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Why race? Get to the top via video…

December 15, 2009 - 0 Comments

In a recent post we discussed how STEM subjects are becoming increasingly important in preparing students for the hi-tech, hi-demand jobs of the future. The fact is, there is a renewed focus on STEM subjects, core curriculum and all subjects. That’s because American students are losing ground compared to the rest of the world.

This is why President Obama and Education Secretary Arne Duncan have fired the starting gun on Race to the Top, an initiative that will distribute $4.35 billion in grants intended to help revitalize and reform the American education system. The funds are to be spent on turning around low performing schools, improving teacher and administrator talent, establishing standards and creating systems to help monitor success and perpetuate best practices.

These aren’t small tasks to accomplish, but there are tools that school systems can acquire to help them along the way. One of these tools is video teleconferencing (VTC), which can positively impact schools and help them address every one of these areas.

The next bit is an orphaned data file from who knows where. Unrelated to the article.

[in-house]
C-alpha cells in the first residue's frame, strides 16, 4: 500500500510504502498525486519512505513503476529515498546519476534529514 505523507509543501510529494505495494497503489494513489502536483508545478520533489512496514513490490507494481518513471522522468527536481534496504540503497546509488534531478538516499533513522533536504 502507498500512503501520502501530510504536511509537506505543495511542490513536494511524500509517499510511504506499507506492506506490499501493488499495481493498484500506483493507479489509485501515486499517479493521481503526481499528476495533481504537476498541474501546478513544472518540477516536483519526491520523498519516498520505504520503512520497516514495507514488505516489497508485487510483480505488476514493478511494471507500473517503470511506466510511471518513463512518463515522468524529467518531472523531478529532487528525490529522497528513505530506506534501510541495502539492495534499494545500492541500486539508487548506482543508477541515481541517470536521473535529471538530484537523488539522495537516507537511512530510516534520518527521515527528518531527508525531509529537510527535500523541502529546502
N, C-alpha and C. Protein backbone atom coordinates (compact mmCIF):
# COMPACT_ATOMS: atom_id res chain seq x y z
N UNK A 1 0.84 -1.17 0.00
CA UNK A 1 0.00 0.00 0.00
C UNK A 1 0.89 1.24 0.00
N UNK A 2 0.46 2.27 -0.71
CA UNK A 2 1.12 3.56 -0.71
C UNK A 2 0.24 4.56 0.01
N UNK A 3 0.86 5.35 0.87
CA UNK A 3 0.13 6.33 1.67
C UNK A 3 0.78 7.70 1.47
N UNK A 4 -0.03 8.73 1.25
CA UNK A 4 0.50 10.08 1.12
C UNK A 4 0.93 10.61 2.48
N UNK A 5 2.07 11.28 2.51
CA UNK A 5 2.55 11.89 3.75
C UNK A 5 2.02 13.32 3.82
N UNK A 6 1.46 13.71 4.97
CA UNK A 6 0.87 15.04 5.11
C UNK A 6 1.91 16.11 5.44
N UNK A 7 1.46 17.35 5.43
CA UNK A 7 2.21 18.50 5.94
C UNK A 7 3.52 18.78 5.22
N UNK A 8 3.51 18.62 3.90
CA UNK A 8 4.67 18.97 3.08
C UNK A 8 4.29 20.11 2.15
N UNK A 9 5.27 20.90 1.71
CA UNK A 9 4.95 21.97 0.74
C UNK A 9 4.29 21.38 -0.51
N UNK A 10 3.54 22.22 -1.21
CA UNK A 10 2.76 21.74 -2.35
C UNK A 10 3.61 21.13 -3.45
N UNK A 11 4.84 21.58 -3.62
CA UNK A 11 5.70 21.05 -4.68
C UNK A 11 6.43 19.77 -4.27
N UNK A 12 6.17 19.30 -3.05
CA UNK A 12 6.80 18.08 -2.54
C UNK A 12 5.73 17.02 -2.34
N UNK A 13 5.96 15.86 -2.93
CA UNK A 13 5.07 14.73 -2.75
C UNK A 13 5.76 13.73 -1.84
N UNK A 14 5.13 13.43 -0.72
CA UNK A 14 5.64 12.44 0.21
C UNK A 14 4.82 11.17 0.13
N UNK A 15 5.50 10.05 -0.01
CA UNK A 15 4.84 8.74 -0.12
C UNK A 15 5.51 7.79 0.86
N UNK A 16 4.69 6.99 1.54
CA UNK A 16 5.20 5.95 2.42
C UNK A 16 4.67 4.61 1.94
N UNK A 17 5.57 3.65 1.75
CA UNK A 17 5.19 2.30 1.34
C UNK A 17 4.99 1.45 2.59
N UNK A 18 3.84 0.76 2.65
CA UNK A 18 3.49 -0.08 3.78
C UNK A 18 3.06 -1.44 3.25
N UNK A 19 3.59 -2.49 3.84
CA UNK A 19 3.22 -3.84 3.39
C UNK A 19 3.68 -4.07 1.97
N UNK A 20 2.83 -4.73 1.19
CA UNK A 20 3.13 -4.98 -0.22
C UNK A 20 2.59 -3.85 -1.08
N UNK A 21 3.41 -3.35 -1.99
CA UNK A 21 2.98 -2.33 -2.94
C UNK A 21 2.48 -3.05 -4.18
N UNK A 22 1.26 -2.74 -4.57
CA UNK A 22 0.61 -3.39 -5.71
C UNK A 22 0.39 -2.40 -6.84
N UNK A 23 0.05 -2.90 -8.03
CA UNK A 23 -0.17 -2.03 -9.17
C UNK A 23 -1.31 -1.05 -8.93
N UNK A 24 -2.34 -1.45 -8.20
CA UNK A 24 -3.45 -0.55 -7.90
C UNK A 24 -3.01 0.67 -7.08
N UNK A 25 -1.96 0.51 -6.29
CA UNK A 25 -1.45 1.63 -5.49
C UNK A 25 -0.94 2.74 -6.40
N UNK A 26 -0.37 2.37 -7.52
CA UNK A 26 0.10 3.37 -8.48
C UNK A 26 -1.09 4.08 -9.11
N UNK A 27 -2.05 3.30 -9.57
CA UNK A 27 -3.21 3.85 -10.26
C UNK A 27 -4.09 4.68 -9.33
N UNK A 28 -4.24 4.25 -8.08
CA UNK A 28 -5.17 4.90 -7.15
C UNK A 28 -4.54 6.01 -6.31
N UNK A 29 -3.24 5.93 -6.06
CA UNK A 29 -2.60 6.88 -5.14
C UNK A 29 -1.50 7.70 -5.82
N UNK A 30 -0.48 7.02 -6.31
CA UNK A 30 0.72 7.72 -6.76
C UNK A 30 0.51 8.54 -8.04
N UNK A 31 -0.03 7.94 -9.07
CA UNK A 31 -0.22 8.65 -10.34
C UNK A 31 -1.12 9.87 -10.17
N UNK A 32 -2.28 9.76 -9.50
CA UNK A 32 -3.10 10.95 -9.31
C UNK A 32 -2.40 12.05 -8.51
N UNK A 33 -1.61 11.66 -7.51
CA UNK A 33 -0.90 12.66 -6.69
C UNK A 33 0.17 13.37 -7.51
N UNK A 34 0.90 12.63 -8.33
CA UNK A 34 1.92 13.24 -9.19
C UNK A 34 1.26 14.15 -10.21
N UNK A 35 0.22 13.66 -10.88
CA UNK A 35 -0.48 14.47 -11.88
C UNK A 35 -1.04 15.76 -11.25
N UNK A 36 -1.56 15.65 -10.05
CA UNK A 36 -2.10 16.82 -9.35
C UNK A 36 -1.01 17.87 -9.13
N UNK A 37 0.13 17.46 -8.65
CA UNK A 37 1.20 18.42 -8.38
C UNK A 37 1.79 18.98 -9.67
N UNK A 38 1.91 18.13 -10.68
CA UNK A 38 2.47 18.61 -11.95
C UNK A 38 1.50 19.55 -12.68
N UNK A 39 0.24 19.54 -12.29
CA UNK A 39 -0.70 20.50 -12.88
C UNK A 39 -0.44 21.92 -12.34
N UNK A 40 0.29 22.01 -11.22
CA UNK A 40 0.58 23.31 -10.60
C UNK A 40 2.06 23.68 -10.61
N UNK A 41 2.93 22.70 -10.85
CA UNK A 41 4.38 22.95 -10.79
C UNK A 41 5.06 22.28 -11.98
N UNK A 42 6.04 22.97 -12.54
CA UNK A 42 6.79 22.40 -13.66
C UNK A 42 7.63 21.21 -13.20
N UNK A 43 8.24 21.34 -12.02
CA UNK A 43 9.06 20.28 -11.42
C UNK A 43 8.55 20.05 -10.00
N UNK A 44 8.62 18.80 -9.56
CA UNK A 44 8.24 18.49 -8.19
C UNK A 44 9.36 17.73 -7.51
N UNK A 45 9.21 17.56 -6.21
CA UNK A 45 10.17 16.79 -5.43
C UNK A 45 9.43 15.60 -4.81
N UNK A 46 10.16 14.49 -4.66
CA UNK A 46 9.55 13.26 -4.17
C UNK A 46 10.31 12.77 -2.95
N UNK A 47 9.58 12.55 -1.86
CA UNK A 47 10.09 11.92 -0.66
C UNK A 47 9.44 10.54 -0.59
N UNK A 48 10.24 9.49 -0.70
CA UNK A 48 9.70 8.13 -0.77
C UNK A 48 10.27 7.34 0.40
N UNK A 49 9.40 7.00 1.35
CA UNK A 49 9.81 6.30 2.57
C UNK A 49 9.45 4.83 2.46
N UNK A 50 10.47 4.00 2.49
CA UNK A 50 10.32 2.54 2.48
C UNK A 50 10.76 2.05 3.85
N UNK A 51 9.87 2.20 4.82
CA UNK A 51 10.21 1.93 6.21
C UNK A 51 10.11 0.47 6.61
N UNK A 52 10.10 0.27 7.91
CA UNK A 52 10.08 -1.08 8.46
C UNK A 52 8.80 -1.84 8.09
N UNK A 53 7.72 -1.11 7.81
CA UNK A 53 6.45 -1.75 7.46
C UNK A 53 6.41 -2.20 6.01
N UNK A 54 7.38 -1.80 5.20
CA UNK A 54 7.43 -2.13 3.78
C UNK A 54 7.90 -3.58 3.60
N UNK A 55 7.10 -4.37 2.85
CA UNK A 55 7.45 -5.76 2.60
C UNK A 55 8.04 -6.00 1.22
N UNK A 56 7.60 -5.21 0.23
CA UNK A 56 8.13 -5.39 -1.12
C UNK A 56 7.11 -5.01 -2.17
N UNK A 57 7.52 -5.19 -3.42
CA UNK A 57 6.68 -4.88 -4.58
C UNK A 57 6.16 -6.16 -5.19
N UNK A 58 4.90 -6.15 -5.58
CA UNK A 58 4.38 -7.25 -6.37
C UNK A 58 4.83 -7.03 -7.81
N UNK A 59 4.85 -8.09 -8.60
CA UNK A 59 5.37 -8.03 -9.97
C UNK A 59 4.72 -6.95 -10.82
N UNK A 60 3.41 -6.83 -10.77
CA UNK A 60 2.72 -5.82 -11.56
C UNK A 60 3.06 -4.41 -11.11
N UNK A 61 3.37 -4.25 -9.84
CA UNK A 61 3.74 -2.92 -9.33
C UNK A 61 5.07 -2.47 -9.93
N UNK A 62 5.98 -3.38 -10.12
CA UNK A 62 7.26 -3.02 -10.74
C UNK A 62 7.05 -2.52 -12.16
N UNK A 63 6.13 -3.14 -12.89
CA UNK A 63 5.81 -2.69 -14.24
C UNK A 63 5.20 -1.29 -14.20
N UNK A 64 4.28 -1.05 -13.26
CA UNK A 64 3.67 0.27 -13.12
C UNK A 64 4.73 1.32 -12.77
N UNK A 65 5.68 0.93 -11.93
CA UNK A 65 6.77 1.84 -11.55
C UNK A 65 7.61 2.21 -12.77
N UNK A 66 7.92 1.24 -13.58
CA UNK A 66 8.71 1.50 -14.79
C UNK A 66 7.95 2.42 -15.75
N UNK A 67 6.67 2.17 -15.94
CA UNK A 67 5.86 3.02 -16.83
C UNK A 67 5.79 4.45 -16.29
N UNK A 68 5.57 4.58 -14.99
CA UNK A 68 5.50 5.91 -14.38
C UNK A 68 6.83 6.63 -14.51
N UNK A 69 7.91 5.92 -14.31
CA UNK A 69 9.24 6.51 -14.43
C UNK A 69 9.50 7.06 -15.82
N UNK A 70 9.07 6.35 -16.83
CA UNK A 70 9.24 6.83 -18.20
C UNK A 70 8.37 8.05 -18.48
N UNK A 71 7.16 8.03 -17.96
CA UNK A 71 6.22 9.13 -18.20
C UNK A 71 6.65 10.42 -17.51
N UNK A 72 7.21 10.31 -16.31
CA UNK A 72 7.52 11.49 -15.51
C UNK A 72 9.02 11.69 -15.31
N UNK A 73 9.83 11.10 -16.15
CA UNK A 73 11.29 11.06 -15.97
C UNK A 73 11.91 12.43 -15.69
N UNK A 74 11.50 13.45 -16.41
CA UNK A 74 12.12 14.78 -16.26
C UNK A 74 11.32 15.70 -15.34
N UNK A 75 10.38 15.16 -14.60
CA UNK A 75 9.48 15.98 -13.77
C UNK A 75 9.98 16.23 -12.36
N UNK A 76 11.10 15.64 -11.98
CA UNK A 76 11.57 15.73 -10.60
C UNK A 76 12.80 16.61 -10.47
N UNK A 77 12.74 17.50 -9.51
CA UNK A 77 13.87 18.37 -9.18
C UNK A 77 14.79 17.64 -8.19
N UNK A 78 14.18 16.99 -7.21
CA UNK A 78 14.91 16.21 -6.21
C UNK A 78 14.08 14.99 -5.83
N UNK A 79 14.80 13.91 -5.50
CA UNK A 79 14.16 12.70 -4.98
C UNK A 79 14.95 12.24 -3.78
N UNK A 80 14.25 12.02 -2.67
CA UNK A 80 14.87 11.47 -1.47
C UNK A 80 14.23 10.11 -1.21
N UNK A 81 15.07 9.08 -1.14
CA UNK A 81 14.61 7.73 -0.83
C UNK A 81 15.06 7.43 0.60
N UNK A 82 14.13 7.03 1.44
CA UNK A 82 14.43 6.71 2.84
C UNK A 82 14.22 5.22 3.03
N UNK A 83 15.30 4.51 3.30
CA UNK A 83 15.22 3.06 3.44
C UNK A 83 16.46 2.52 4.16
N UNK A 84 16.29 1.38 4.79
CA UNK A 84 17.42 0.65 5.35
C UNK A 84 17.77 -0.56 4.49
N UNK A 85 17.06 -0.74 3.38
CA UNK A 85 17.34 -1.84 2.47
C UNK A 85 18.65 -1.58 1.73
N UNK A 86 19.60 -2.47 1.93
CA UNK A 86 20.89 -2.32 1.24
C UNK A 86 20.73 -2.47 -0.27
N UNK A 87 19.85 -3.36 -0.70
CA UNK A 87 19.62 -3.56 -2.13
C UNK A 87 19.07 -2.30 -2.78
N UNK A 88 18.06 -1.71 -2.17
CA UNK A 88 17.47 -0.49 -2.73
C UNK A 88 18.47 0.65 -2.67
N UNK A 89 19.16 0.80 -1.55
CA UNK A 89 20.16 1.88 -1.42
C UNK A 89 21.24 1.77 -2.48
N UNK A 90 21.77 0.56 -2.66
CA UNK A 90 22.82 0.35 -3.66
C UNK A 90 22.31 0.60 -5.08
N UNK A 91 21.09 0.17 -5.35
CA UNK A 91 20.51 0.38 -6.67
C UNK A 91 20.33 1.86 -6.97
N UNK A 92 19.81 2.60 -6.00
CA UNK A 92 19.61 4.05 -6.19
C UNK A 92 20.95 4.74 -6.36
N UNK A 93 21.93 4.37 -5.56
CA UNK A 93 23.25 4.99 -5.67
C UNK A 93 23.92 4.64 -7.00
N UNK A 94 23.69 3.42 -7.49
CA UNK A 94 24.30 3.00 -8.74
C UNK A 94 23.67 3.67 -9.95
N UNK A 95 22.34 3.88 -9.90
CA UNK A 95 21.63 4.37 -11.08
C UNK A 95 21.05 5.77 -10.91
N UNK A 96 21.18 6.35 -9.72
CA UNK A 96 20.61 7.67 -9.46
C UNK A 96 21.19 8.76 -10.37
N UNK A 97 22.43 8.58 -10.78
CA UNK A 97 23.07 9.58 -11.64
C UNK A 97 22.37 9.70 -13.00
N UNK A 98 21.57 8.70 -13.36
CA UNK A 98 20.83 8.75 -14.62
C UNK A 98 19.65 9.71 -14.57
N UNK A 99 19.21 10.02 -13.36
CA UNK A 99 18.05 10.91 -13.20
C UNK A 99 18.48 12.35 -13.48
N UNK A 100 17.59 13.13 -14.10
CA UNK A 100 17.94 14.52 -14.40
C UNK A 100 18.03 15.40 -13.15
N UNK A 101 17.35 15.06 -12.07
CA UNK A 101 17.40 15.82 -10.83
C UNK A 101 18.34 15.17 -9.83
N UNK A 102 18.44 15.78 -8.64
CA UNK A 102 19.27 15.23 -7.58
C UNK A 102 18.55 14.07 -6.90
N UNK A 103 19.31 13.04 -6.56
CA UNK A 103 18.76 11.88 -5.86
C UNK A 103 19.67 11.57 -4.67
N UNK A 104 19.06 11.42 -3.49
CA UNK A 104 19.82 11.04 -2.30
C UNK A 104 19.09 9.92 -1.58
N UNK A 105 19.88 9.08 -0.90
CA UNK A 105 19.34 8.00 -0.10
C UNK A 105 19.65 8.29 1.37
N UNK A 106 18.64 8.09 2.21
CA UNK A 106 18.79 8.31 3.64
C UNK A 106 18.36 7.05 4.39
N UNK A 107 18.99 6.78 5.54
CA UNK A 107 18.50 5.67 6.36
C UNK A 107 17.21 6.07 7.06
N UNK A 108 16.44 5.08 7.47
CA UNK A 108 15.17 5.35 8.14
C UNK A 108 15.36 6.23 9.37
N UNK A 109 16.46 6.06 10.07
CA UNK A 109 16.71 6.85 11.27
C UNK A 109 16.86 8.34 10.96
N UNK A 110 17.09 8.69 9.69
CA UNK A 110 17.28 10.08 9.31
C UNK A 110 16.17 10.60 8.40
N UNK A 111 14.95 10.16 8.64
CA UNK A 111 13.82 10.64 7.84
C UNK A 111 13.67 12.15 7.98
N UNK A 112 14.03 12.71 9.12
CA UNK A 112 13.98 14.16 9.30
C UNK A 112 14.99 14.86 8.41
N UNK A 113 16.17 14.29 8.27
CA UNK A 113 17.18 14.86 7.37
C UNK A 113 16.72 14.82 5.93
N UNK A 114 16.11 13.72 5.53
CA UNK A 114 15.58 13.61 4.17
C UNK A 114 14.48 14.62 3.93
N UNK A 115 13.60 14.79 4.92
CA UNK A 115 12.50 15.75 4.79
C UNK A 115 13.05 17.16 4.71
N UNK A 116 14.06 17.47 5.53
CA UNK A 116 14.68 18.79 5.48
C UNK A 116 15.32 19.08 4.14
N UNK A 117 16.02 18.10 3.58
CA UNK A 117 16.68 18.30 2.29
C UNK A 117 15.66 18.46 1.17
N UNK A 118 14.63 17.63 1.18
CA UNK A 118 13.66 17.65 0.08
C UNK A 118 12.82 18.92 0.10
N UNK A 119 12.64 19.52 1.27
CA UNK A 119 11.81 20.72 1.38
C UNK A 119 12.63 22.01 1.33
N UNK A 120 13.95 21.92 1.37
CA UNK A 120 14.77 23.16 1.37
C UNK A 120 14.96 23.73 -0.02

When working to turn around low performing schools, VTC can have significant and positive benefits in the classroom, such as:

  • Virtual fieldtrips – Virtual fieldtrips are inexpensive and efficient ways to give students first-person experiences and let them actively participate for real-life application of the lessons.
  • Credit replacement – Students falling behind can utilize VTC for credit replacement and get themselves back on track.
  • Guest speakers – Experts from various fields and anywhere on the globe come right into the classroom for interactive discussions.
  • Resource sharing – Schools utilize VTC to share resources, including teachers. This means subjects frequently being cut – such as art, music and languages – can be maintained at even the most resource-strapped schools.

But the benefits of VTC in the educational environment don’t stop at the classroom door.

The Race to the Top initiative calls for improving teacher and administrator talent, which is yet another area where VTC can benefit schools. With VTC, teachers and principals can attend seminars, connect and share best practices all without expensive travel and missing school days.

By integrating VTC solutions across a region, school administrators can easily meet to discuss the establishment of universal academic standards and identify the practices that have been effective and ineffective at helping students reach those standards.

Here at TANDBERG, we commend the effort to improve America’s schools and give them the resources to make the necessary changes in the form of the Race to the Top funds. We’re also sure that America’s schools will regain top status. However, why race to the top when you can get there via video? It’s cheaper and faster and the views are the same. Now that’s a new way of learning.

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